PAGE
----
27.Mr. Shah for the Petitioners in Writ Petition No. 10437 of 2015 drew our attention to the new Policy that has been announced, by which this Incentive Scheme has been extended. A fresh Circular is issued. This is in terms of the 2012 Notification but without the so-called cap or limit said by the Respondents to have been specified by the 2013 Notification. The contents of the 2013 Notification are not to be found in the extended notification. The difference now is that the extended Notification (Exhibit 'B', pp. 22-24 to WP No. 10437/2015, at page 24)is no longer restricted the last quarter but uses a year-to-year mark for computing the incremental growth claimed.

28. We have considered the rival submissions with great care. It seems to us that Mr. Nankani’s submissions deserve to be accepted. We find it difficult to accept the proposition that where there was no cap or limit in the 2012 Notification or in any of its surrounding or contemporaneous documents such as public speeches, policy documents, changes in the Handbook of Procedures and so on, such a restriction could be said to have been brought in by the 2013 Notification. We are mindful of the purpose and intent of the 2013 Notification. It is entirely salutary. None should receive unintended benefit from the 2012 Notification. Certain checks and measures are undoubtedly essential and the Department quite wisely has chosen the course of specifying a greater scrutiny for high value claims. There is nothing objectionable about any of this. Indeed, the Petitioners do not object to this. But this a far cry from an insistence that irrespective of the value of the incremental exports, those incentives must be restricted to a paltry Rs. 20 lakhs. There is no such restriction to be found in the 2012 Notification or in the 2013 Notification. We certainly cannot read it into 2013 Notification. To do so would be to render, as Mr. Nankani says, clause (ii) entirely redundant. If the cap was Rs. 20 lakhs, no exporter, no matter what is his incremental exports for the period in question, would ever submit an application or make a claim in excess of Rs. 20 lakhs. There would then be no question of 'greater scrutiny' by the Regional Authority. That clause would be entirely meaningless. Evidently, therefore, what clause (ii) says is that while claims up to the value of Rs. 20 lakhs will require one degree of scrutiny, those in cases of more than that amount will require much greater study, examination and scrutiny.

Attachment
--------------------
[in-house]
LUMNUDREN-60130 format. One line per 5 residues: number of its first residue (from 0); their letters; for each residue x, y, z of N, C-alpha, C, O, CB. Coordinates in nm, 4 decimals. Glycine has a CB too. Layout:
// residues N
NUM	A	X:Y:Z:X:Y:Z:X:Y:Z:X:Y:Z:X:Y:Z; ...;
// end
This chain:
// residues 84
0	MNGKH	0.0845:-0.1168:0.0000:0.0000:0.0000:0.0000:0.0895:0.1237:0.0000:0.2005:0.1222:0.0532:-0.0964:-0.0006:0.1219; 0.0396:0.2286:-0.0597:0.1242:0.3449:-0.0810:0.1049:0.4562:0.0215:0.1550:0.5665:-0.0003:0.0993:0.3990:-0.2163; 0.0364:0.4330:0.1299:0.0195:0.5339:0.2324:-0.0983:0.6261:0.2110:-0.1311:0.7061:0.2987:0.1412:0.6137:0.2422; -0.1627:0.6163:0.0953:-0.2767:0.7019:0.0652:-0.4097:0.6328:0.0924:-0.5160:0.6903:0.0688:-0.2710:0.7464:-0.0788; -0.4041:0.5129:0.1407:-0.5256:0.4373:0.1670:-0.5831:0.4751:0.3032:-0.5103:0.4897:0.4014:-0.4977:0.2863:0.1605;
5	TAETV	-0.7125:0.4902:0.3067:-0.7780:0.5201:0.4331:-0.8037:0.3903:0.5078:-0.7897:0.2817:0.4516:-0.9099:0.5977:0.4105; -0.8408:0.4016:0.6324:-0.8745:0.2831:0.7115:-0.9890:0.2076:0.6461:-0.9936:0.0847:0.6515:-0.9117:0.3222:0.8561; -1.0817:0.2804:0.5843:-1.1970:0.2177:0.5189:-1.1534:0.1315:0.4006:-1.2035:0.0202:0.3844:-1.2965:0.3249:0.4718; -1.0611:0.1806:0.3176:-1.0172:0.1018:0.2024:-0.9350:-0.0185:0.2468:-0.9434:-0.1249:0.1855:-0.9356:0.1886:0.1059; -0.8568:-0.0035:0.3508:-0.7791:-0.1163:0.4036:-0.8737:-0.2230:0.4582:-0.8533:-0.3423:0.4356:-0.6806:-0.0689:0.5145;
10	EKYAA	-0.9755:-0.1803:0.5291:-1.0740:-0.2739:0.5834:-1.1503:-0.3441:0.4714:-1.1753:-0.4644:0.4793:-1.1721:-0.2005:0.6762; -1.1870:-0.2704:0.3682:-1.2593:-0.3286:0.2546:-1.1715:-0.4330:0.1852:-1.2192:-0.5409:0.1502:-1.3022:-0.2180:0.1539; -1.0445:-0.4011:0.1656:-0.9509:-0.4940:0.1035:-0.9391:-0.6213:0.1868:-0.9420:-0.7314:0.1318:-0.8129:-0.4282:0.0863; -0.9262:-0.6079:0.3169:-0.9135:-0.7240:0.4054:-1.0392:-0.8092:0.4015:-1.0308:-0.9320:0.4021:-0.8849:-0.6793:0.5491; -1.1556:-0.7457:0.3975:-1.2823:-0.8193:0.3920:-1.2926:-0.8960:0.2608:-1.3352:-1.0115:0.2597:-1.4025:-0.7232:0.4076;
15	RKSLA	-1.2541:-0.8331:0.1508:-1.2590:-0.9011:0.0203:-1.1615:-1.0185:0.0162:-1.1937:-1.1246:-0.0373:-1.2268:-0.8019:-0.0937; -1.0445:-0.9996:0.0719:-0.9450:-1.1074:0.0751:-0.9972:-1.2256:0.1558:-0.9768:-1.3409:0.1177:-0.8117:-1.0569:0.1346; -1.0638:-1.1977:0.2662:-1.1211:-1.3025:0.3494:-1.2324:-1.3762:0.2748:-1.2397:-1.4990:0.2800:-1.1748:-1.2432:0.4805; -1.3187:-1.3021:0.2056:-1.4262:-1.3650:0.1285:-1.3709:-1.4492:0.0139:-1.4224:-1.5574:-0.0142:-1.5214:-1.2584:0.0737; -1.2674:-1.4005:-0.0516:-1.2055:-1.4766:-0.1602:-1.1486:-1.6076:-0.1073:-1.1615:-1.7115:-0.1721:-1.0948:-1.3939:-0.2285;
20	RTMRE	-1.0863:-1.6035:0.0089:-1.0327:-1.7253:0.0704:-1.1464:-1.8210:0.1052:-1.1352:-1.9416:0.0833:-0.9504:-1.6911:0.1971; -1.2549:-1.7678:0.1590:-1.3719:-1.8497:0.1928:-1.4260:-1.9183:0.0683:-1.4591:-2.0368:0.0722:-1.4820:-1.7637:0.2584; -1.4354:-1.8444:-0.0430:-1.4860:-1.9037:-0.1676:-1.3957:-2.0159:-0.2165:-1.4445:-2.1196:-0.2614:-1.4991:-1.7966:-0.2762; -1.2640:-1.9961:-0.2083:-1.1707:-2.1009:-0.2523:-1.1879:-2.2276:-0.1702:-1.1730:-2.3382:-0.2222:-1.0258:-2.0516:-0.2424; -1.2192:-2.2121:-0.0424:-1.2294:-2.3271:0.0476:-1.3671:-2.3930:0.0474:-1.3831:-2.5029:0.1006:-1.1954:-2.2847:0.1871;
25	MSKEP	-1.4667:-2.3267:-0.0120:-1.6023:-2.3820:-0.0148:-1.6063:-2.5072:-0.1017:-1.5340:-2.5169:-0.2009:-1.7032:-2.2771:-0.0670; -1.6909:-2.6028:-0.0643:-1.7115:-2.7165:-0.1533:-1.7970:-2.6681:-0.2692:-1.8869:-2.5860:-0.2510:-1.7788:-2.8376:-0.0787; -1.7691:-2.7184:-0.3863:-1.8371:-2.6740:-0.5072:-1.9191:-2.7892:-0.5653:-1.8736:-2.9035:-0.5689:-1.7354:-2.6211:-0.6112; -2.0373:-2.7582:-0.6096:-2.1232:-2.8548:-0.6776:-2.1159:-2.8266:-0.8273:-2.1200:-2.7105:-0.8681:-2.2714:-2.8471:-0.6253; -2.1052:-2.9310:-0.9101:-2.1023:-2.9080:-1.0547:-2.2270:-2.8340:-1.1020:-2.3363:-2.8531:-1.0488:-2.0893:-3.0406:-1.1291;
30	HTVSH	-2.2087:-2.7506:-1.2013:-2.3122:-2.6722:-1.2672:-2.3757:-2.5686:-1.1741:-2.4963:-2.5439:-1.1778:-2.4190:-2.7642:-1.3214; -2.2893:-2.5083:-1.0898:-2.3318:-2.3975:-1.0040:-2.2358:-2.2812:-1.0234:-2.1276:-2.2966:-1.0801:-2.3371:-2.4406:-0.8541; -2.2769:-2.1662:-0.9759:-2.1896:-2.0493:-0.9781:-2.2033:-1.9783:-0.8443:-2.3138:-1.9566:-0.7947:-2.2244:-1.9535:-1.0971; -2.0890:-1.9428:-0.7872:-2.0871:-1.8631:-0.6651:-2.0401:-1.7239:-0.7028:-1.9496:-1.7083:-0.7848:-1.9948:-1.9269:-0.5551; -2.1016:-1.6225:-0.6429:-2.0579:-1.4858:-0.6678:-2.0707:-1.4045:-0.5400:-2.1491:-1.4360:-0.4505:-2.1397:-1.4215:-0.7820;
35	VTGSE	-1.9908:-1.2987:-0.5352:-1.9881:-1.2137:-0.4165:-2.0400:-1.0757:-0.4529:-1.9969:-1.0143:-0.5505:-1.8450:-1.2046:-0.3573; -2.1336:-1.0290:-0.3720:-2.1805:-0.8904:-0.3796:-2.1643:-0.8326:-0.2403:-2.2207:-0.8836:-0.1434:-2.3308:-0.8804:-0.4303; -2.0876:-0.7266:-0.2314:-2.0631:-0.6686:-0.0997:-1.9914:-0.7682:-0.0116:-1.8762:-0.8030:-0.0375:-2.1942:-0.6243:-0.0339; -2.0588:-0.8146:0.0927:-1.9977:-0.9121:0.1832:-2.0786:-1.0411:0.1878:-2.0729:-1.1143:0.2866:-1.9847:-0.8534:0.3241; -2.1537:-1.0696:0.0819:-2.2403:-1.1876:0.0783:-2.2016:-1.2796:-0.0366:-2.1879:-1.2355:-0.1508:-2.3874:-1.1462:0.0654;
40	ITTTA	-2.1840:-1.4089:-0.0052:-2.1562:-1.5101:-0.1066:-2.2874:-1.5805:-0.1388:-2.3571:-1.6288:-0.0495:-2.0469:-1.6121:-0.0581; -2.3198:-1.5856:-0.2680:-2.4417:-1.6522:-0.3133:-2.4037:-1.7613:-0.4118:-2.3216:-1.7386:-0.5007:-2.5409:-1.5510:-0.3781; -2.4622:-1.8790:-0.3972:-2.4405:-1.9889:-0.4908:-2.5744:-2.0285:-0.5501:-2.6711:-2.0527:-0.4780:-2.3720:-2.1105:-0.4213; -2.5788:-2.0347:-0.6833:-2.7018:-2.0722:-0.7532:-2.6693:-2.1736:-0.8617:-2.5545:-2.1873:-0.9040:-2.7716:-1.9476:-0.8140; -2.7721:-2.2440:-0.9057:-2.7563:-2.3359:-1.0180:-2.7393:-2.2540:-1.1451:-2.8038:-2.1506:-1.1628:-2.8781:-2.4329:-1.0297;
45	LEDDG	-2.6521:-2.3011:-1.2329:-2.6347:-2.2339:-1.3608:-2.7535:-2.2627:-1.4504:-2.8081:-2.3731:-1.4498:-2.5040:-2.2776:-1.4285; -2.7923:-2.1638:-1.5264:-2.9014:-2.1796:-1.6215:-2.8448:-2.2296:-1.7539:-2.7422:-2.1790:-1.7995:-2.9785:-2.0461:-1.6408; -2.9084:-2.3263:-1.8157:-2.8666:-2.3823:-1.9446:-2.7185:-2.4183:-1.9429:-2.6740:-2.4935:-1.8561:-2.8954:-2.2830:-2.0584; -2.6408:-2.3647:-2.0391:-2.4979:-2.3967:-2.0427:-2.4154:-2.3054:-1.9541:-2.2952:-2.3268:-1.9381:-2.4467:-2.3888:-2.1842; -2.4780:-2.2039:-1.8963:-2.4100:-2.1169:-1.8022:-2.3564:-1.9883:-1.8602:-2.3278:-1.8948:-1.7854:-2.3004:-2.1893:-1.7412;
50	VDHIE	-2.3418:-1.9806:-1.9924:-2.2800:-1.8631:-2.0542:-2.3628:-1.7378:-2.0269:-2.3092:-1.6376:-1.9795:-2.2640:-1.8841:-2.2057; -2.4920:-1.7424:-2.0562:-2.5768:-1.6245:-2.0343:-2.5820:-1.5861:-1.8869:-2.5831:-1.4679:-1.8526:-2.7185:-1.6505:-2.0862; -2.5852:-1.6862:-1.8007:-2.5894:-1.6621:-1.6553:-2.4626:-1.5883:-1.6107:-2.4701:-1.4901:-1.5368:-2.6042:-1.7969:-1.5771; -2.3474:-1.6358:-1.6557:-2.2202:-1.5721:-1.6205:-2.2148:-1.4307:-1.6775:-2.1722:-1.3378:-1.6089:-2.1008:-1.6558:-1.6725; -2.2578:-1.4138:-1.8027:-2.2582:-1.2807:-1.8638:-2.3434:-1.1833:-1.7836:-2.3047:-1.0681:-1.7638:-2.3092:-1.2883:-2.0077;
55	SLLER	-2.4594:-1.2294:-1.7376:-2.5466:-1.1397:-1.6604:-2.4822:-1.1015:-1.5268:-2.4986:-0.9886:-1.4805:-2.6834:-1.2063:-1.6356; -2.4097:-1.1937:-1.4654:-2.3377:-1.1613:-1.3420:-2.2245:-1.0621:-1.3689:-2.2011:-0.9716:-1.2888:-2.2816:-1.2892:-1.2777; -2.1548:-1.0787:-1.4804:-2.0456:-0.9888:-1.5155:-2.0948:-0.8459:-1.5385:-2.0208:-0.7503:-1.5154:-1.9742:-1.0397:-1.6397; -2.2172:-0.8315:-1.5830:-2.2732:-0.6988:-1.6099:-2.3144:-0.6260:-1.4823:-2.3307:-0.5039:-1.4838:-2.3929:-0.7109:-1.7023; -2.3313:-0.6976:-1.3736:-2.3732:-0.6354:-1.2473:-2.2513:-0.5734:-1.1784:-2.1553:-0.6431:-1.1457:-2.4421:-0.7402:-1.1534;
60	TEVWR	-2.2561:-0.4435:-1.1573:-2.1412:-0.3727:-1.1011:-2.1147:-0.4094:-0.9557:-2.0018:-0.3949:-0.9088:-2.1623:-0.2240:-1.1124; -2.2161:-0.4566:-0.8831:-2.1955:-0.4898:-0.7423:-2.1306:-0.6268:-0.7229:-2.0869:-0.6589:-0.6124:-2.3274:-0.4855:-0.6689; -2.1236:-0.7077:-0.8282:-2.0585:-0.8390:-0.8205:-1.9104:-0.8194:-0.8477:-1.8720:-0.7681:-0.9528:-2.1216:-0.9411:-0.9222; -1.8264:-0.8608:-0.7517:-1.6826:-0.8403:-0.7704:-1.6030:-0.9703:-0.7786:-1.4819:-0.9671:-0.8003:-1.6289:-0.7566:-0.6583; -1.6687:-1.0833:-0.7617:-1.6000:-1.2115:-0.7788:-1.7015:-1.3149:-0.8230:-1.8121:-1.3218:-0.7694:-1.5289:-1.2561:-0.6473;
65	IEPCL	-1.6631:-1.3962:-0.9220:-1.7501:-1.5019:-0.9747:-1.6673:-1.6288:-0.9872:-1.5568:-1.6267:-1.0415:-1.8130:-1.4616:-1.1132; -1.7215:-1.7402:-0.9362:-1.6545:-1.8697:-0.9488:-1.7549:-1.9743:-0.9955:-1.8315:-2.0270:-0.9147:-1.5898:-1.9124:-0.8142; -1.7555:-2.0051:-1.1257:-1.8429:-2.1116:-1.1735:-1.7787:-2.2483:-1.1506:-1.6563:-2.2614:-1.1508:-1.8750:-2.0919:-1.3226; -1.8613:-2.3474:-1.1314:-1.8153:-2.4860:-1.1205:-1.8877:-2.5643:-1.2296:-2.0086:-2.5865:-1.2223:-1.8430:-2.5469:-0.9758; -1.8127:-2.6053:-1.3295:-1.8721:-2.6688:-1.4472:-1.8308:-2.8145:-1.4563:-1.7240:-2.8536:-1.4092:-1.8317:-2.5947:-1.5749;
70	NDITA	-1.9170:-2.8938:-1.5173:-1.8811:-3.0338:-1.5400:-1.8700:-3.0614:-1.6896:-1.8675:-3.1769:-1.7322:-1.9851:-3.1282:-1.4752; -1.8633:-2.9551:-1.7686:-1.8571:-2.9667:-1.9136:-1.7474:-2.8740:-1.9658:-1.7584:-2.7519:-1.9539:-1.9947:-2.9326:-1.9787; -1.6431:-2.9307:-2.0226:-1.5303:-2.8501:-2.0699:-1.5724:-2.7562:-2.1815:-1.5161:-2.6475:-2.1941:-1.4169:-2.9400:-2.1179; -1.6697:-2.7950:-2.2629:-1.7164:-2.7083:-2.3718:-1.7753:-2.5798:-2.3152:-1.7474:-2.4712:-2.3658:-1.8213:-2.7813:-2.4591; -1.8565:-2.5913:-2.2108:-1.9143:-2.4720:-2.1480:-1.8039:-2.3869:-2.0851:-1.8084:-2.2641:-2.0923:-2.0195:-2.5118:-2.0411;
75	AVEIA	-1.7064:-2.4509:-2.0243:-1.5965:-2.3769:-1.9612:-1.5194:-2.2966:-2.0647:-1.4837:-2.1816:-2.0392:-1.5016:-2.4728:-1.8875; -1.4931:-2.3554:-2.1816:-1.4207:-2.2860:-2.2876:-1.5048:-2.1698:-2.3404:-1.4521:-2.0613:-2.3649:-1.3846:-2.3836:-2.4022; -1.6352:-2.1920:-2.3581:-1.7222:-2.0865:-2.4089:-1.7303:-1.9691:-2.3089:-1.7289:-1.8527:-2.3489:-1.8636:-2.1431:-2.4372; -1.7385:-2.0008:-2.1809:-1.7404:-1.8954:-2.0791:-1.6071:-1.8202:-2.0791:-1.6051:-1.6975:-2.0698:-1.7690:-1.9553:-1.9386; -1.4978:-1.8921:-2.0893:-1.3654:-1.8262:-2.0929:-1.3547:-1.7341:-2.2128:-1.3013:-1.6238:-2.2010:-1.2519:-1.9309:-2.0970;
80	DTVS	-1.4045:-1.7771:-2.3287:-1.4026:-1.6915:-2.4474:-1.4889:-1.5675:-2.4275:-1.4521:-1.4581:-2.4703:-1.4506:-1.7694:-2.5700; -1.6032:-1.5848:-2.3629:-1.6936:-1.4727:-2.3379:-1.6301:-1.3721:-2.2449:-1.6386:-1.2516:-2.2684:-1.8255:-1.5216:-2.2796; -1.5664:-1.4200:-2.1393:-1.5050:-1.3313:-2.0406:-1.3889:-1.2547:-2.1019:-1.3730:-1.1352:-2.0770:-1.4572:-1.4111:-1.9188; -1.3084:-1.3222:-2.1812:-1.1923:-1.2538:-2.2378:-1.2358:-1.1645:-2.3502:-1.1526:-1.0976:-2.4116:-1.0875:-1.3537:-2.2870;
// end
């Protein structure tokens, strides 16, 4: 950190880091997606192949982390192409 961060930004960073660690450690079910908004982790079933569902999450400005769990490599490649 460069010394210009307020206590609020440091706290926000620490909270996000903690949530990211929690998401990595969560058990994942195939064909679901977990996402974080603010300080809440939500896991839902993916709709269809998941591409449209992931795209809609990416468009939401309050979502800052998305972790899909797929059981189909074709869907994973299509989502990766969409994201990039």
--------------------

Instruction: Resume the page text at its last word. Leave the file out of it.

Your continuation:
29.We are mindful of the principles of interpretation that Mr. Rana presses into service. None can claim any benefit or incentive as an absolute right. However, a definite policy is enunciated in the present case. That policy extends an incentive for a demonstrated increase in exports. Its purpose is also clear, viz., to encourage more exports. The policy’s terms must, therefore, receive an interpretation as would advance its stated purpose, viz., to promote and encourage exports. That this is also one of the avowed objects of the Foreign Trade (Development and Regulation) Act, 1992 is also not doubted. Where the policy did not itself place any such cap - and plainly it did not, for we find no words of limitation in it, other than those in the eligibility criteria, and these are accepted - any interpretation of the 2013 Notification, therefore, that restricts the incentives in their entirety would therefore be arbitrary, violating the policy’s objective and the mandate of Article 14 of the Constitution of India.